Common Name: African Mask, Elephant Ears, Polly Alocasia
Botanical name: Alocasia x amazonica
The plant party just got a little more wild! Alocasia Polly (amazonica) is always a standout. Its dark green arrowhead-shaped leaves are marked by confident silvery-green veins.
Like all indoor plants, it is easier to care for the Alocasia when you understand more about its origin. These are subtropical plants that hail from Asia and Eastern Australia. Under the right conditions, your Alocasia will bloom. The flowers feature a spathe and spadix, but typically end up concealed by the leaves. The foliage of Alocasia is the real showstopper.
Important! Alocasia x amazonica are poisonous if ingested, so be very careful if you have pets and/or small children.
Alocasia houseplants are known for large leaves and while our Polly starts out small, it will still push out sizable leaves. For this reason, Alocasia houseplants need lots of light. The ideal spot will have medium or bright indirect light. Direct light can be damaging, so it should be avoided.
You want to make sure your Alocasia Polly receives at least six hours of light each day. This will help the plant develop large, healthy leaves.
Watering can sometimes be tricky when it comes to Alocasia. These easy-care houseplants prefer well draining soil and they like to be watered when the top few inches of the soil are dry. They do not like to be stuck in standing water, so make sure to empty the cache pot or saucer after watering.
Keep in mind that these plants like lots of light, so when they are in a sunny spot that may cause the soil to dry out more quickly.
The Alocasia Polly has subtropical origins which means they like to be kept warm. Typically, comfortable room temperature is good for Alocasia. Although, if you like to crank the air conditioning in the summer, your Alocasia may prefer to be in an area that is not climate controlled.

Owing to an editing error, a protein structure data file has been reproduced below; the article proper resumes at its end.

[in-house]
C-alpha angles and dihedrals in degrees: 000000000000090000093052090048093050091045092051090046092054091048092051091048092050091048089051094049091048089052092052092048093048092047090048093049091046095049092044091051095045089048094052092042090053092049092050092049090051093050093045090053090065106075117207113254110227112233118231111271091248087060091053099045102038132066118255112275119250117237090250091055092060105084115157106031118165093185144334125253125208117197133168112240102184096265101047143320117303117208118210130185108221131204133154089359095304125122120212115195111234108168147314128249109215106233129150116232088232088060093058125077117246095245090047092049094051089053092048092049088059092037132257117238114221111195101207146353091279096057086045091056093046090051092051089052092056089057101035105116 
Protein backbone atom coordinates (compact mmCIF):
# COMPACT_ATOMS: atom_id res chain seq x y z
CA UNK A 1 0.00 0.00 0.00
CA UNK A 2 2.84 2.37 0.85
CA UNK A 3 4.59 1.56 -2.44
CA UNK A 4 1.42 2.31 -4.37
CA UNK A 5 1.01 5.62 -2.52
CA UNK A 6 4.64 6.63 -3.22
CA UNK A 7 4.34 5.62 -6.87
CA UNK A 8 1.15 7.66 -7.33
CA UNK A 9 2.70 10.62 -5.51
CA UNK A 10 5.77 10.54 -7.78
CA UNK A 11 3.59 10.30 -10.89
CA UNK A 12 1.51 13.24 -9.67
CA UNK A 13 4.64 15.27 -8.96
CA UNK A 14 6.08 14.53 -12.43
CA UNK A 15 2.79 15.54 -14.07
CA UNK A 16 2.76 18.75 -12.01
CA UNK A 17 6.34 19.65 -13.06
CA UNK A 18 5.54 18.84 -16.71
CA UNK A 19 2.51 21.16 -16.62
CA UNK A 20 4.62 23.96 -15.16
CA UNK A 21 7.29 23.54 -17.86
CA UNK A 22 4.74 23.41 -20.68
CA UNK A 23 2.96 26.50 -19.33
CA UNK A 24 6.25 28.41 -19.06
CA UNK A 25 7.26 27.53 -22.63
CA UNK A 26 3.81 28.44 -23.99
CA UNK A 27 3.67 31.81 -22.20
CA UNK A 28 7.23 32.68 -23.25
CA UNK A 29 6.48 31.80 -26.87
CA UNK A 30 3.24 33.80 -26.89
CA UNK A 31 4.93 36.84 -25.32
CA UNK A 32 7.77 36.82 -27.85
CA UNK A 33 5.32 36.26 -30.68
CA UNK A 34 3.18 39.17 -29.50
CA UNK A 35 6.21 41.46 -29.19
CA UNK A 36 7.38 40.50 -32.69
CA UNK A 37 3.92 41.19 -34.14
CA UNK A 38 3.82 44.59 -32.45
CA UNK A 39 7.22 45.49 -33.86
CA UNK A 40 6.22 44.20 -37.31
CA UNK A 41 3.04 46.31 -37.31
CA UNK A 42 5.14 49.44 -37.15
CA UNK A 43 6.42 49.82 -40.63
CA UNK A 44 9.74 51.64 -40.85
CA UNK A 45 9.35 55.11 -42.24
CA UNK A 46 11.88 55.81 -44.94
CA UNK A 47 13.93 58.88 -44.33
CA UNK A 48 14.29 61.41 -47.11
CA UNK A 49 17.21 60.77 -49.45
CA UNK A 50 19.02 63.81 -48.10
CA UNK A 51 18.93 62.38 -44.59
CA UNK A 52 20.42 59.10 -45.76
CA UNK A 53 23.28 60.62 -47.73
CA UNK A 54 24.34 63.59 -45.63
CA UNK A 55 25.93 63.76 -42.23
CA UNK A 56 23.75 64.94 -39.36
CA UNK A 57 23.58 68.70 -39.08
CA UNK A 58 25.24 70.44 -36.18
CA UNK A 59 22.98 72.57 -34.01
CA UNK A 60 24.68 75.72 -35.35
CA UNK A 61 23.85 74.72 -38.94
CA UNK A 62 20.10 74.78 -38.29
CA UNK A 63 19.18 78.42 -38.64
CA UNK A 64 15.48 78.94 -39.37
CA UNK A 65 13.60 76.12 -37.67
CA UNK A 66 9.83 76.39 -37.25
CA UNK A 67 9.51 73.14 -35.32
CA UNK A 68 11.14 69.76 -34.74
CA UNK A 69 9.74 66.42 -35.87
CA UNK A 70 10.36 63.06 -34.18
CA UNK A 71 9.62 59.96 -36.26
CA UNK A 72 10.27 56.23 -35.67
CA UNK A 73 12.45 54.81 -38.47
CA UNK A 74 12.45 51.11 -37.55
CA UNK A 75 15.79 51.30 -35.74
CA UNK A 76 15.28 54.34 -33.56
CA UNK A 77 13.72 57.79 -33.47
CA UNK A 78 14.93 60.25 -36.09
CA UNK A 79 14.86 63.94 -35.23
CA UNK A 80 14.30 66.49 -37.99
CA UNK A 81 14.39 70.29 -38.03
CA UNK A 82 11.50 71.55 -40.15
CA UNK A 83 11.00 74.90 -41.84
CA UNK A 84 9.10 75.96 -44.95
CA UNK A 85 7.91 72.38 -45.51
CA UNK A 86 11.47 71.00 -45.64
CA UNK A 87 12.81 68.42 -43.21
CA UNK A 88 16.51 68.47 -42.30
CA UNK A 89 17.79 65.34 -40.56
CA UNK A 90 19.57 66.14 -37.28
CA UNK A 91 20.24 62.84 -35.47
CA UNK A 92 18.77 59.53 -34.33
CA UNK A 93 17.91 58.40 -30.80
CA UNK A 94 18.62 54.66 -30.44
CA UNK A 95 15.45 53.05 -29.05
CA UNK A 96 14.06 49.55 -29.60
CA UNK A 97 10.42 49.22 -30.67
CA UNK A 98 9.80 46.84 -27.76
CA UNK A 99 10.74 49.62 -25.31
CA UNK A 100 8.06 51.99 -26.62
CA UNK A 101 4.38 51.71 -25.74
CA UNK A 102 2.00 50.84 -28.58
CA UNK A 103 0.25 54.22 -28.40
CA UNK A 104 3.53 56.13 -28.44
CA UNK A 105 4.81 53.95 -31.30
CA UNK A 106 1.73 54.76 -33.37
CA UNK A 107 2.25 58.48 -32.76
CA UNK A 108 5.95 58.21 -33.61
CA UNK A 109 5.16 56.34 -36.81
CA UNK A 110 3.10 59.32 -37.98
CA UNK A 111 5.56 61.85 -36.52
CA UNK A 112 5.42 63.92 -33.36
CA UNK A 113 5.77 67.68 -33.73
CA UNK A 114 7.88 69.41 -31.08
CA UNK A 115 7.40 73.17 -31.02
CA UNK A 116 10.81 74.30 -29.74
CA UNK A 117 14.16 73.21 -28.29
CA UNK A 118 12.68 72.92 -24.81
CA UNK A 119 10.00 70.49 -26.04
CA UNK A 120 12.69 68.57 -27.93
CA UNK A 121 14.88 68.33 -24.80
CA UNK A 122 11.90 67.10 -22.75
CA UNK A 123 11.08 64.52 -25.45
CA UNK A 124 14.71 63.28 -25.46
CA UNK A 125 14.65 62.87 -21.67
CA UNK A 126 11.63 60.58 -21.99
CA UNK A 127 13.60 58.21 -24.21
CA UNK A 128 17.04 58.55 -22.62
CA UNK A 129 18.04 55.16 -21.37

Alocasia can do very well during the warmer months in a shady area on a deck, patio or balcony, but make sure to bring the plant back inside well before the temperatures turn chilly.
Alocasia Polly loves high humidity. The more the better for this houseplant. Alocasia does best when placed near a humidifier or a pebble tray with water during the drier winter months. These houseplants may not need help staying damp during the summer, but monitor the leaves and if you notice the leaves curling or the edges becoming dry and crispy, then increase the humidity.
Alocasia really benefits from regular fertilization. Pushing out big, beautiful leaves is a lot of work and keeping the plant well-fed with a ¼ diluted complete liquid fertilizer or a seaweed or fish emulsion will help. Fertilize Alocasia Polly every other week during the spring and summer when the plant is actively growing.
Take a break from fertilizing your Alocasia during the winter when the plant is dormant.
These indoor palms are slow growers with their maximum height reaching 2’.
Pet Friend or Foe
These indoor plants are Toxic to pets! Foe
- The foliage of the Alocasia are the real showstopper, but these houseplants do flower. However, the flowers tend to be insignificant. You can leave the flowers and remove them after they are done blooming, or you can remove the flowers as soon as they start to form. Removing the flowers will not harm the plant and it allows the Alocasia to put that energy back into the plant and new foliage.
- Alocasia plants grow from rhizomes, which means division is the best method of propagation. When repotting, separate the thick, tubular roots and repot into separate containers. It's generally best to divide a plant in the early spring.
- Regularly rotate the pot so the Alocasia receives even sunlight. This will keep the plant growing upright and prevent the leaves from reaching towards the light.